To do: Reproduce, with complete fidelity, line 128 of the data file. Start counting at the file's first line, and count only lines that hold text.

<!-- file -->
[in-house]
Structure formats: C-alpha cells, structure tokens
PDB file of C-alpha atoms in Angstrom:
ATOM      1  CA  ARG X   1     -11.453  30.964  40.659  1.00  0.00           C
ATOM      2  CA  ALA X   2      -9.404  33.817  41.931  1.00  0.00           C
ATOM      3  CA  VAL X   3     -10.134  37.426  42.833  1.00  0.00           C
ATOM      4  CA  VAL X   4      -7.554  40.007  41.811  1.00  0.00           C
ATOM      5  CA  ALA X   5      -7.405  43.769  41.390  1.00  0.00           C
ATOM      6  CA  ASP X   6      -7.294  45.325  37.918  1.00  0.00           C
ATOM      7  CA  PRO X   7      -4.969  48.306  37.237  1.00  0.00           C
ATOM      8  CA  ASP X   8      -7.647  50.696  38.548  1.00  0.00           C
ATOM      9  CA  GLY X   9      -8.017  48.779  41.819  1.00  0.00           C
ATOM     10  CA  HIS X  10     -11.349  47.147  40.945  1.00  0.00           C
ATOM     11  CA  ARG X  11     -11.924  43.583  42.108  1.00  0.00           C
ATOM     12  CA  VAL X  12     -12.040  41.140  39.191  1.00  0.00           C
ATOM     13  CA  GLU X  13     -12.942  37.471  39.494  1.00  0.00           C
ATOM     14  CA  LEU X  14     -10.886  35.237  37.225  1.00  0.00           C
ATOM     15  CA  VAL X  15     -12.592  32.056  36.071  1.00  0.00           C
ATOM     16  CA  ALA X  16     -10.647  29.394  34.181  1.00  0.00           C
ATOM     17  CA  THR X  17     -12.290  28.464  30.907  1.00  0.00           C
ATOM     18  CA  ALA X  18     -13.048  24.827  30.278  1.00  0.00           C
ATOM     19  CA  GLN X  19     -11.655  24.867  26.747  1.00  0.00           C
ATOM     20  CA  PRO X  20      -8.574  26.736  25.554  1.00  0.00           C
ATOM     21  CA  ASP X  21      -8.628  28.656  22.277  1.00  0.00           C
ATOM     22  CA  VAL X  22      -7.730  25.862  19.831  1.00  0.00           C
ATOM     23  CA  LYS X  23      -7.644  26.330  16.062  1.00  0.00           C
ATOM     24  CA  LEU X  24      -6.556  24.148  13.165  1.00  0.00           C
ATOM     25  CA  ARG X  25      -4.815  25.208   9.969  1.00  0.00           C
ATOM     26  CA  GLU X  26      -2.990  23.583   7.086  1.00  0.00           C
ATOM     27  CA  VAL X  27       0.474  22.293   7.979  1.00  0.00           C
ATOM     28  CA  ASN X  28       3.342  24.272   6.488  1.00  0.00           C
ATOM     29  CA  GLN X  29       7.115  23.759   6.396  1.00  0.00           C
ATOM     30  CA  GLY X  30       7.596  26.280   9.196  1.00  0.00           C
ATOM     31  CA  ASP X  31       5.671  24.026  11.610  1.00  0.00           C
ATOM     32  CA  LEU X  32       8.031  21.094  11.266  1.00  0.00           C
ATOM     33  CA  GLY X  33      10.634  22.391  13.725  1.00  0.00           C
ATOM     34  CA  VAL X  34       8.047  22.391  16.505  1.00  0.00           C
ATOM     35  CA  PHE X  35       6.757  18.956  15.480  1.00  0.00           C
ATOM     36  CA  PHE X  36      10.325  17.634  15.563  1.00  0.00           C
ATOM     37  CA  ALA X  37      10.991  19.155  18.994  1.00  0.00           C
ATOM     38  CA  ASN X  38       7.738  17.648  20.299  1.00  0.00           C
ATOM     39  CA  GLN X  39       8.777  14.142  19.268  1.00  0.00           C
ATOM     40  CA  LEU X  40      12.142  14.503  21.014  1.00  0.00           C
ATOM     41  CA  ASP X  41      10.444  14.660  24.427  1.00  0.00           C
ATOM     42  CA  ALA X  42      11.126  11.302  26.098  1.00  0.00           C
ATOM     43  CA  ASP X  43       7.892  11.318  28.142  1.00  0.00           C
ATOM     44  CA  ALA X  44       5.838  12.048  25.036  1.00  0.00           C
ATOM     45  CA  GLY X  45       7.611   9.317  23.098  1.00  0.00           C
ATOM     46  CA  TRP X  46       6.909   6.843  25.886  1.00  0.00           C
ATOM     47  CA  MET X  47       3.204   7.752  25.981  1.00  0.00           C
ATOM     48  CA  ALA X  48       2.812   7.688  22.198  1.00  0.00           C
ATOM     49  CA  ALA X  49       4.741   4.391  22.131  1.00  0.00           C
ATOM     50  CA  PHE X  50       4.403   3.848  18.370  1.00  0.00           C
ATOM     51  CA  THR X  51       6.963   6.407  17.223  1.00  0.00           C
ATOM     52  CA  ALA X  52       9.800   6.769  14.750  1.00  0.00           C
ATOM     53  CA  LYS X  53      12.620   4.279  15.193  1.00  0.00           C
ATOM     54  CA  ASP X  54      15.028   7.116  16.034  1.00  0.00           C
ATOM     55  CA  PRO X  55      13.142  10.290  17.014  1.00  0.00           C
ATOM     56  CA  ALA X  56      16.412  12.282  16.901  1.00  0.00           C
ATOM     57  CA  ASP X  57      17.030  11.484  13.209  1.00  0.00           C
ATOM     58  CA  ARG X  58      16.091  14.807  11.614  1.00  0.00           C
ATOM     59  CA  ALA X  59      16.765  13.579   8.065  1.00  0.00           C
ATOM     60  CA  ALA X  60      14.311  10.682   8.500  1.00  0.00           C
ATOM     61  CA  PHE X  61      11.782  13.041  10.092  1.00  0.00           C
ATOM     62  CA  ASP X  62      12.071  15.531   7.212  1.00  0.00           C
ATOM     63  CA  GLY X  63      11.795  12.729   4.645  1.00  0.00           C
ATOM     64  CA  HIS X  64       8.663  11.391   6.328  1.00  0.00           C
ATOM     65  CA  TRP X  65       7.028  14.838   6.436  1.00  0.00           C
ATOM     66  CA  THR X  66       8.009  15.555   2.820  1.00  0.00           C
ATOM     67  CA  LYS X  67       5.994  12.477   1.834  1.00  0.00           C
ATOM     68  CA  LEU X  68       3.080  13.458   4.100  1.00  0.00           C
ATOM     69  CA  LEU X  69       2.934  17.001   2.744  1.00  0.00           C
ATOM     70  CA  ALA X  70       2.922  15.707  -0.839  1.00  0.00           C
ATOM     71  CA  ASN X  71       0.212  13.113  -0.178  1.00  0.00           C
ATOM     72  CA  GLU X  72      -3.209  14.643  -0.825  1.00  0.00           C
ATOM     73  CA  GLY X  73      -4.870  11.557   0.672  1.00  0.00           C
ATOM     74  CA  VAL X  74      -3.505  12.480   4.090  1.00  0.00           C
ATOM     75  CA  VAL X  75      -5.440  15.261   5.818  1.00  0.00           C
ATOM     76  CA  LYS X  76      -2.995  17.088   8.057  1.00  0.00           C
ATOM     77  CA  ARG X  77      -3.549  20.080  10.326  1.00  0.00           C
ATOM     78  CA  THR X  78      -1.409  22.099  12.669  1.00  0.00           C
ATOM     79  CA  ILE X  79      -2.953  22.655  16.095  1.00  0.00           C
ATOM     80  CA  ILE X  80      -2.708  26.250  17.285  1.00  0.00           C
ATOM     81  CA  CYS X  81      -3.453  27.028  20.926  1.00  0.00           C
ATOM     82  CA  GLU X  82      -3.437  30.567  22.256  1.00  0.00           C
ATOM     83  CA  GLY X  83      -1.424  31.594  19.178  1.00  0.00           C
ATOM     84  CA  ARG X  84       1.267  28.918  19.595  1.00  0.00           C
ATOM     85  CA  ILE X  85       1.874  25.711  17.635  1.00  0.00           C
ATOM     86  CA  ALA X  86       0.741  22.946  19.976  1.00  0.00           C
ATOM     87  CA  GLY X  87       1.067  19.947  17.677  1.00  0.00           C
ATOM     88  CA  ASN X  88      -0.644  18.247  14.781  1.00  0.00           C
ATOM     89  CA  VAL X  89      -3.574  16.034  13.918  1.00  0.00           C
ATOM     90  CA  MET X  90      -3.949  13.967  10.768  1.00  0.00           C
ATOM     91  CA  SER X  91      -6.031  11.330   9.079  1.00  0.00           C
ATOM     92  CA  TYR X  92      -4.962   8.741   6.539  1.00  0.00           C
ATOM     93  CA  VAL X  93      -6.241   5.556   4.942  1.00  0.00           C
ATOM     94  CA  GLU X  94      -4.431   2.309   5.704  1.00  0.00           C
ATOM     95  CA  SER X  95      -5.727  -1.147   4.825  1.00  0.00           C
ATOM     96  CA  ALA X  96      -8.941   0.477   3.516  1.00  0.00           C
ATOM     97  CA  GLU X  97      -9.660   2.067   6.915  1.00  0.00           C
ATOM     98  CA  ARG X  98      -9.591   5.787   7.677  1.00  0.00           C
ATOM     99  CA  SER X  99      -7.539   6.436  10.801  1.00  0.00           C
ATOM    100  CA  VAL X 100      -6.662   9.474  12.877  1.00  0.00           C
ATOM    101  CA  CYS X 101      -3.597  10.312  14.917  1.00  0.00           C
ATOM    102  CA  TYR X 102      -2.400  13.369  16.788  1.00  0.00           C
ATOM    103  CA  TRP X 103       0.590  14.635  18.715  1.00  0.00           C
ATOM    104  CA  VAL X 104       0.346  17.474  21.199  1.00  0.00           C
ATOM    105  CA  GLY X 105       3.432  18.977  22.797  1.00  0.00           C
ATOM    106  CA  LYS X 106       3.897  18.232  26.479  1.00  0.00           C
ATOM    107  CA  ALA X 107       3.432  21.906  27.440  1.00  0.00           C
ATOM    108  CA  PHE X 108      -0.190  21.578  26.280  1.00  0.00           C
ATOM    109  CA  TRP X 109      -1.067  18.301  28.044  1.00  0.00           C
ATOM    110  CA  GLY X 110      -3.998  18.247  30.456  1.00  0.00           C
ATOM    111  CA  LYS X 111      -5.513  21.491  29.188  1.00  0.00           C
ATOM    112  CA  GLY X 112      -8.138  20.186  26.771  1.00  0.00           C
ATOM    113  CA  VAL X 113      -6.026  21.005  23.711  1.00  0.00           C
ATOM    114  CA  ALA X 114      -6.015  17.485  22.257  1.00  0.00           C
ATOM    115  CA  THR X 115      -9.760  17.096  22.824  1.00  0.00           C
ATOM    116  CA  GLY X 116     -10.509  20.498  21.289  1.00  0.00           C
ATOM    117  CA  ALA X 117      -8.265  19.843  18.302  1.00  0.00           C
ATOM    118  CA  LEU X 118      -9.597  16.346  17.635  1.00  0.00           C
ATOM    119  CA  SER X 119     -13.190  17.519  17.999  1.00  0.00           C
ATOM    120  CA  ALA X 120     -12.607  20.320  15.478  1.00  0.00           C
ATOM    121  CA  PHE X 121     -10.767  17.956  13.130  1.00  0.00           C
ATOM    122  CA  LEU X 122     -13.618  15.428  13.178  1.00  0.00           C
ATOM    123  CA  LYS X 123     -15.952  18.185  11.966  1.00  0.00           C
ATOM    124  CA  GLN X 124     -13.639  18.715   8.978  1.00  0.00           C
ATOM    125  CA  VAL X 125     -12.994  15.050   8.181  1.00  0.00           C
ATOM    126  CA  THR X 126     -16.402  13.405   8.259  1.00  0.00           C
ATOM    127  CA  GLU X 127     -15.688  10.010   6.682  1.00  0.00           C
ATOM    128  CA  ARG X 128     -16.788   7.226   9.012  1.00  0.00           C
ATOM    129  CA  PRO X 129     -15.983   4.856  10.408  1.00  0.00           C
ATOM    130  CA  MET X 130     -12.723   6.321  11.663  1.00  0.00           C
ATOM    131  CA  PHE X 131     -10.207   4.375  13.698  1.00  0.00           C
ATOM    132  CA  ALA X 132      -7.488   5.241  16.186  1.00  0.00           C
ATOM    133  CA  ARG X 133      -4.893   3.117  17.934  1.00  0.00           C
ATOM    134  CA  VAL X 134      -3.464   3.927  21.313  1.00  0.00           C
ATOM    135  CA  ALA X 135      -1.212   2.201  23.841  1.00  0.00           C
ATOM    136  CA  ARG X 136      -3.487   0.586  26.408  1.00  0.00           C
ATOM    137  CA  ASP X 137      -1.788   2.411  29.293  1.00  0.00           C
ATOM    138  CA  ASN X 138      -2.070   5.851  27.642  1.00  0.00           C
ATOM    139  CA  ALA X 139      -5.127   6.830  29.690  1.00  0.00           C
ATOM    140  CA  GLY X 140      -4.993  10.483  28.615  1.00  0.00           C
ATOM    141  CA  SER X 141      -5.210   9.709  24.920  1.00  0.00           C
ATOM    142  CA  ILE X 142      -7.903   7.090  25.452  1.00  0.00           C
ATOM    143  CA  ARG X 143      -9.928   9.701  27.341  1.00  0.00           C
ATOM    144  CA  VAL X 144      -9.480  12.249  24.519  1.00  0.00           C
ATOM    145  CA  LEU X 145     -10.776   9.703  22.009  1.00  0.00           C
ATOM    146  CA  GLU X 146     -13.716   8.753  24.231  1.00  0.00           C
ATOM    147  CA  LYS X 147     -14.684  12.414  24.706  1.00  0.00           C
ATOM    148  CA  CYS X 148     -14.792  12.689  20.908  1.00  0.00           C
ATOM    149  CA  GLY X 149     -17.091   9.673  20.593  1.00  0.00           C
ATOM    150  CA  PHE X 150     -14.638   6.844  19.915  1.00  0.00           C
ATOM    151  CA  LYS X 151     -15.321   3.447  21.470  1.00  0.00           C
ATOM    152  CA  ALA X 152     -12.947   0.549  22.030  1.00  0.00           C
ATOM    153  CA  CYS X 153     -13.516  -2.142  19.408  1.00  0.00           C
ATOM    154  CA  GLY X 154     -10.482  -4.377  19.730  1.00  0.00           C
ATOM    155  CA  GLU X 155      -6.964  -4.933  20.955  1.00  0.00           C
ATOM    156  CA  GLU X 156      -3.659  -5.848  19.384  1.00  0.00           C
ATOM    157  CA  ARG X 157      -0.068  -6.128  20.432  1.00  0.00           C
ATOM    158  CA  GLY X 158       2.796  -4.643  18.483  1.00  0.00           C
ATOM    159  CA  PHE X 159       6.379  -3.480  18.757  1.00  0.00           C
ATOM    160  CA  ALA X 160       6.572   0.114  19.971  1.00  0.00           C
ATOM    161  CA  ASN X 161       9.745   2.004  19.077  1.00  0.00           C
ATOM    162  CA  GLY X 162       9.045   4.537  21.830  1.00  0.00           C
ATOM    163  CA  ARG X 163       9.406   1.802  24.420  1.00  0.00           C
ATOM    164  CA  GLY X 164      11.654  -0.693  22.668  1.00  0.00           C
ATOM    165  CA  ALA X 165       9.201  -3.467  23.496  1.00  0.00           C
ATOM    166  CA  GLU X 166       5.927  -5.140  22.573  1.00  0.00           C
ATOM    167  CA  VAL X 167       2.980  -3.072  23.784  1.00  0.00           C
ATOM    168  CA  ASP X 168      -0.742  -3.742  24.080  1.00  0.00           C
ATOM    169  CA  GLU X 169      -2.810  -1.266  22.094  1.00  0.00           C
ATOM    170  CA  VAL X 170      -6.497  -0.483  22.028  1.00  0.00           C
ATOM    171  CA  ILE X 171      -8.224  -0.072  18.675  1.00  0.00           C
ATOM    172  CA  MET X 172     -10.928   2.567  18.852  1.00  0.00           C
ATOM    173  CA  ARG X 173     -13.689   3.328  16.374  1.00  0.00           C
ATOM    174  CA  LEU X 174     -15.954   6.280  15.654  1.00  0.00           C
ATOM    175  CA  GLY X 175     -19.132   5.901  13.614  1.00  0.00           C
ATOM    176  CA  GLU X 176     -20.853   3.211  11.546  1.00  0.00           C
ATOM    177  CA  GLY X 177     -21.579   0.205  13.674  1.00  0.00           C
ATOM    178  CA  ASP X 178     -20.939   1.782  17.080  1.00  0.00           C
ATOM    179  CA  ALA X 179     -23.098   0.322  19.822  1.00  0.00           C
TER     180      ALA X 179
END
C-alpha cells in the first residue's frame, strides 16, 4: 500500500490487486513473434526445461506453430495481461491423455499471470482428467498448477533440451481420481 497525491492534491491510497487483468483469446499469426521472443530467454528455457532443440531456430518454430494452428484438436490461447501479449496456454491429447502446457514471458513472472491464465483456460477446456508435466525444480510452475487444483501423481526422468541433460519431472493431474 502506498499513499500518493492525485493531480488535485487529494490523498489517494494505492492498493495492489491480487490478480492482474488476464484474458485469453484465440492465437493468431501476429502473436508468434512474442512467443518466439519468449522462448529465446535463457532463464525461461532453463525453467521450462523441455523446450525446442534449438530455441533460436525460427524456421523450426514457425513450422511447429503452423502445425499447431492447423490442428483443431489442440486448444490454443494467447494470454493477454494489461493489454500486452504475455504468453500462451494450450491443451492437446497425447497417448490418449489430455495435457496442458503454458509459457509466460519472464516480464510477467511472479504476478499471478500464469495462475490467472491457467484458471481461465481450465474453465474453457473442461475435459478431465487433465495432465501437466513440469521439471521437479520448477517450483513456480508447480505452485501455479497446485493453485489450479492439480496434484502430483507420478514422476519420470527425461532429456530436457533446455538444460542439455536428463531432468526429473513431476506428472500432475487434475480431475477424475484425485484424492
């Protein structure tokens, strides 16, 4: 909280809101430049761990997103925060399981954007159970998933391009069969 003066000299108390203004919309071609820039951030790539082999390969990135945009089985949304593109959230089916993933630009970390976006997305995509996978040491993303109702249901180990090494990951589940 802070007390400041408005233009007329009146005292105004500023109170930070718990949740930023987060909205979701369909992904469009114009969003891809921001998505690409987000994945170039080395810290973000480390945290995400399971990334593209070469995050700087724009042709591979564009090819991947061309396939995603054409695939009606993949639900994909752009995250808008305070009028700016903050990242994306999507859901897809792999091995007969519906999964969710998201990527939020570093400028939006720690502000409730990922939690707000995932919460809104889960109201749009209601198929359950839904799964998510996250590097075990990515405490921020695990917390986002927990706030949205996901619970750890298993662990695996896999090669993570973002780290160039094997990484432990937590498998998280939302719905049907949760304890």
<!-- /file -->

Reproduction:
ATOM    125  CA  VAL X 125     -12.994  15.050   8.181  1.00  0.00           C